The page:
It seems like everywhere you go you run into health-conscious folks. Whether it’s your coworker talking about the latest superfood craze, the seemingly always jogging neighbor on your block or your friend talking about their experimentation with mindfulness exercises, it’s easy to see how maintaining health is a priority for many. This prioritization of health has also led to the emergence of a new buzzword for employers across the country—workplace wellness.
Workplace wellness is no longer a concept limited to hip startups or Silicon Valley tech companies. In fact, these programs are growing so common and so popular that the corporate wellness market is projected to double in value by 2026.1 More and more, prospective employees consider workplace wellness options before accepting a job offer.
But what exactly is workplace wellness? Or even the vague, but often used, term “wellness” really about? In this article we will take a deeper look at the exciting and rapidly growing sector of workplace wellness programs and their unique ability to positively impact individuals and communities.
What is workplace wellness?
Workplace wellness programs include any initiatives to improve the physical and mental health of a company’s employees. This can take the form of wellness “challenges” such as meeting certain exercise goals, in-office mindfulness classes, or even the seemingly simple change to a vending machine stocked with healthy snacks. By providing these programs, companies hope to foster a community of happier, healthier employees who in turn are able to work more effectively in their positions.
“Generally speaking, employers put workplace wellness programs in place because it can save them money on their health insurance premiums,” explains Sara Routhier, author at Compare Life Insurance. “But the plans often benefit the employees more than their employers. I know this from firsthand experience—taking advantage of my employer’s wellness plan changed my life.”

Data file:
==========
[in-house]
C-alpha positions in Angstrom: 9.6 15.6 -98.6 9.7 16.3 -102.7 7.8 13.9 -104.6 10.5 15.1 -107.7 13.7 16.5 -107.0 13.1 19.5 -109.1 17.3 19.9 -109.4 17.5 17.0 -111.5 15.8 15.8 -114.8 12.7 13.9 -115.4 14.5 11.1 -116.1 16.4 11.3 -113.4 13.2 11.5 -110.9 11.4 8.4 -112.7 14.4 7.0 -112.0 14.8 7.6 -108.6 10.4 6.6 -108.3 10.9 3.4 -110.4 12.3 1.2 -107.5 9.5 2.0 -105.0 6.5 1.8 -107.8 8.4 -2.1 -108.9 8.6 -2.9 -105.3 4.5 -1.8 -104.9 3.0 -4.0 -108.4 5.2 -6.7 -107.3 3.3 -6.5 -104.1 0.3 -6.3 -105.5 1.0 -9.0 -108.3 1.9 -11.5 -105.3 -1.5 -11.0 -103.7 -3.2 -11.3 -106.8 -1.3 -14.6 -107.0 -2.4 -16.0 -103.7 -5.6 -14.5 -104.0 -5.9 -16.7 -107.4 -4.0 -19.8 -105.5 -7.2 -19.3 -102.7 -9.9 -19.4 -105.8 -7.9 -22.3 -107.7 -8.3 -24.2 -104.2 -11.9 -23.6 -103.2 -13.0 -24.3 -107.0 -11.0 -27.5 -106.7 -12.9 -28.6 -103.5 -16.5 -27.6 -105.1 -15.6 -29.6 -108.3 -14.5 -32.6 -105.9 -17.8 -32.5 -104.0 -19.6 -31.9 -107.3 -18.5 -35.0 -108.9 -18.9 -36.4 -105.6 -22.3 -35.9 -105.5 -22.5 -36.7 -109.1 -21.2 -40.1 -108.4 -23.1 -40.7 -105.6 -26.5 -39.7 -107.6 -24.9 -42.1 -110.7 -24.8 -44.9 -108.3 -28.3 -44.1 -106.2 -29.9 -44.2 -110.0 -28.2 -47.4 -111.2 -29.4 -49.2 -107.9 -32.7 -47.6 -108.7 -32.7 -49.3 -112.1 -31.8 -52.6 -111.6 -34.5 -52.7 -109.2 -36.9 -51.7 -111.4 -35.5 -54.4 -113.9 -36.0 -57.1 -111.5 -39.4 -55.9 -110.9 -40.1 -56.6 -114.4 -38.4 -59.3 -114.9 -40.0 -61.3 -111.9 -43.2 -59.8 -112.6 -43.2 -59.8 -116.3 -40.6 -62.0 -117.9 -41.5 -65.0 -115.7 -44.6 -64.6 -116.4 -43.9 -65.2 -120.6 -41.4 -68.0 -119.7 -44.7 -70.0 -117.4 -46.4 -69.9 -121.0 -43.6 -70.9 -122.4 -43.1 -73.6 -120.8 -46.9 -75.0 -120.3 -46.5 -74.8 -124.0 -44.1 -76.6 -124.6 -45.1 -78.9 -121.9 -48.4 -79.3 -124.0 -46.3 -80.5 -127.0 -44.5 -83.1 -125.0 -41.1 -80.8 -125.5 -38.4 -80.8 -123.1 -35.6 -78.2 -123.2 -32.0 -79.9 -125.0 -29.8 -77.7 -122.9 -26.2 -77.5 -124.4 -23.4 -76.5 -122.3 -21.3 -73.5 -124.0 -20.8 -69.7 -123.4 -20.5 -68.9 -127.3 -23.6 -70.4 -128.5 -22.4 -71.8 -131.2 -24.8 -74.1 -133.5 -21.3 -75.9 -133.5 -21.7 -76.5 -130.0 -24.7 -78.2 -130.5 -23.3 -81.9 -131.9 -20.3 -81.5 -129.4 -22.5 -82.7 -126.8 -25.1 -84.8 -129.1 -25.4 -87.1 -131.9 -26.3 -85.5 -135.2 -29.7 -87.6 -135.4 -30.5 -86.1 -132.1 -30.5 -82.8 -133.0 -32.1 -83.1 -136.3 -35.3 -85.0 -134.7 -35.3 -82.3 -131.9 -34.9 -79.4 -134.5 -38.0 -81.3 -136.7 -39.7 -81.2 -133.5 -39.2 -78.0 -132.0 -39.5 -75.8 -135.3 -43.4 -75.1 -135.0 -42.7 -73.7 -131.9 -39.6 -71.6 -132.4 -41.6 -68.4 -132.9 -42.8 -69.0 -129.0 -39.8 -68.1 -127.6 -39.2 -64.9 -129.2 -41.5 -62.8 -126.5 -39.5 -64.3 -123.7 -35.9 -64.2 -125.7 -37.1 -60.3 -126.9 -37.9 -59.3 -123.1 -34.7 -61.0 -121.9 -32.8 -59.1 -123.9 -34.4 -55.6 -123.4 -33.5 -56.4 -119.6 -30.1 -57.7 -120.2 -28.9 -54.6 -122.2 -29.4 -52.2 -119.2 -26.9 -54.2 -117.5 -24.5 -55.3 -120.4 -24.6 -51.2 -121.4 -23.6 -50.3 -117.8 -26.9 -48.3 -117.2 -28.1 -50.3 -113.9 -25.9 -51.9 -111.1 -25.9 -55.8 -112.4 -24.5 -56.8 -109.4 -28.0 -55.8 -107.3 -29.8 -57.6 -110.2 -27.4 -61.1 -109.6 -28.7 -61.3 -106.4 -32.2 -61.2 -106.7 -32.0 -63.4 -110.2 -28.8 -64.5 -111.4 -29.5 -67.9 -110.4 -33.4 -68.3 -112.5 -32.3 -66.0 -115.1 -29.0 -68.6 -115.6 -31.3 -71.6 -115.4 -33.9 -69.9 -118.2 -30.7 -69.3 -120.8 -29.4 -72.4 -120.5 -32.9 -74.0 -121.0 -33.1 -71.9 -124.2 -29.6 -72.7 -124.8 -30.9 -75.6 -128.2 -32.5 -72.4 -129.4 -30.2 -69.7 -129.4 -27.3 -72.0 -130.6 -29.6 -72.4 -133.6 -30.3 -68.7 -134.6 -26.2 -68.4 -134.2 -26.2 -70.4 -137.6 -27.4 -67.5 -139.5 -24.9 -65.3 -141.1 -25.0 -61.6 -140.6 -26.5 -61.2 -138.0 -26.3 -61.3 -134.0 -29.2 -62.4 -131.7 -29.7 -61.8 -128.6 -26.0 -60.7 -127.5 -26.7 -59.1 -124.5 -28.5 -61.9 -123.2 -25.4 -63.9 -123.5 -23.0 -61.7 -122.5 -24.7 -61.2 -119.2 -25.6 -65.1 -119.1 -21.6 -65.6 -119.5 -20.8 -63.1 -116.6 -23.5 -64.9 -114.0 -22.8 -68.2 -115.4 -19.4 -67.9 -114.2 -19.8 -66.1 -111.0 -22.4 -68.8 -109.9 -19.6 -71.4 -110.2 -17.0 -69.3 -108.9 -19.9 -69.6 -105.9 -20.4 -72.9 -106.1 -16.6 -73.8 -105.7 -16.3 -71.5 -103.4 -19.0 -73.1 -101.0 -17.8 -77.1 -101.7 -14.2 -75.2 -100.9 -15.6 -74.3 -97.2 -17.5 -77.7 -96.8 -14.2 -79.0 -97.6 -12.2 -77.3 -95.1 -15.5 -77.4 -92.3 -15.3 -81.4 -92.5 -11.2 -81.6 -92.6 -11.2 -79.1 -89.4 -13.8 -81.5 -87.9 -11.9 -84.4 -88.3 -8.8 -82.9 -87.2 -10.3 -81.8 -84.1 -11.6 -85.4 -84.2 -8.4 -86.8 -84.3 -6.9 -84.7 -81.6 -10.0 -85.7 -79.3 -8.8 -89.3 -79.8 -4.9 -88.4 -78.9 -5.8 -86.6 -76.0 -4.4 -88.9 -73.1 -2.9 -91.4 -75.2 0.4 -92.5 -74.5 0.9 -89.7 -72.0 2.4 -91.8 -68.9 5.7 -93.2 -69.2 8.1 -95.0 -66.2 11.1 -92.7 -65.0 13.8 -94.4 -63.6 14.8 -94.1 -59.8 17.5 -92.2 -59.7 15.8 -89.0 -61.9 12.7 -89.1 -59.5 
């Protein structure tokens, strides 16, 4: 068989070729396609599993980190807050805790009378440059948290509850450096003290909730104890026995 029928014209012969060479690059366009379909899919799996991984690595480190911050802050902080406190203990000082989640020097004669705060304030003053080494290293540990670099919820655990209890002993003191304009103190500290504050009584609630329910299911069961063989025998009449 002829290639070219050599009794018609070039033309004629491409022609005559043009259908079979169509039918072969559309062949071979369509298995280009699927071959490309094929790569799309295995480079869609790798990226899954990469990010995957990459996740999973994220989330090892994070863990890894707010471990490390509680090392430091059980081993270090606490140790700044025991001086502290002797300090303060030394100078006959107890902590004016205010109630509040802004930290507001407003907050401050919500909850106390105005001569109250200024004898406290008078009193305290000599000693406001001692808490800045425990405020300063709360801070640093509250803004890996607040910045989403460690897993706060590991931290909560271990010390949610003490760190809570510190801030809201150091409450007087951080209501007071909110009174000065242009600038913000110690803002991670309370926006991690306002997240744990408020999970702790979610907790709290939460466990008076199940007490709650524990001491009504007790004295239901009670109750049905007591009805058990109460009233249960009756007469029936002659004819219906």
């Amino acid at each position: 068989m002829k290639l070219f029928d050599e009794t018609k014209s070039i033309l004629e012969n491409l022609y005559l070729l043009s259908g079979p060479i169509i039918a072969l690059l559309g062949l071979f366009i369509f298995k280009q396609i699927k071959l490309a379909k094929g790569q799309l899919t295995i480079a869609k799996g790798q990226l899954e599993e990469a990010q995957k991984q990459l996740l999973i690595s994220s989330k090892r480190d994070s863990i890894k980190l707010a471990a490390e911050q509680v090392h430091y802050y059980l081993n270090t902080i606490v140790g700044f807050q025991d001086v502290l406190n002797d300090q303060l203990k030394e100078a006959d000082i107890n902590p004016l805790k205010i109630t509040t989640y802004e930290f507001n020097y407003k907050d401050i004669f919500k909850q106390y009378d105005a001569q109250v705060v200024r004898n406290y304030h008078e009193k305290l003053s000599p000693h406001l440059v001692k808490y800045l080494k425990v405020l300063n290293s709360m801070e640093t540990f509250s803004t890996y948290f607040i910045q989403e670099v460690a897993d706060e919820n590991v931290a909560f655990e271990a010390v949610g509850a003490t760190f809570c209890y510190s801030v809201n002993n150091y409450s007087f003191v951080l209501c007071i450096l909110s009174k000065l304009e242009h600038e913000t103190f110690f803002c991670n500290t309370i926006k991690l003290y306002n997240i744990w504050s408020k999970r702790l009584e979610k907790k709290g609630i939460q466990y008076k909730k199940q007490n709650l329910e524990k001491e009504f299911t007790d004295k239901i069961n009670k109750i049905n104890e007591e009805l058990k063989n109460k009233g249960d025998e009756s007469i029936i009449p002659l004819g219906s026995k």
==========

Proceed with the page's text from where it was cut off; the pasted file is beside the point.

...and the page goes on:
What’s “wellness” got to do with it?
The term “wellness” has been around for quite a while, as it’s commonly believed to have entered into popular prominence in the 1960s with a book titled “High-Level Wellness” by Dr. Halbert L. Dunn. Dunn was interested in exploring what medicine could do beyond simply treating illness, injury and disability. Rather than thinking about how a patient could return to a basically healthy state after an illness, Dunn suggested doctors consider improving the health of already basically healthy people. Dunn changed the goal from treating sickness to achieving better-than-basic health, leading to a patient’s greater sense of “wellness.”
Though it took some time to catch on, “wellness” has now become a nearly ubiquitous term used everywhere from your local grocery store to your child’s classroom. The more we learn about proactive, or preventative medicine, the more we understand how strengthening the wellness of an individual or community has a massive impact on people’s ability to contribute to the workforce, support their families and live longer, healthier lives.
How is wellness related to the workplace?
Workplace wellness, sometimes called corporate wellness, takes this theory of preventative healthcare into a person’s professional life. Many working conditions put stress on people’s physical and mental health. Some jobs require arduous physical activity, while others keep employees working in the same position leading to issues such as chronic pain or health concerns around obesity. Fast paced and high stress jobs can contribute to poor mental health such as depression and anxiety, two of the leading causes for disability in America.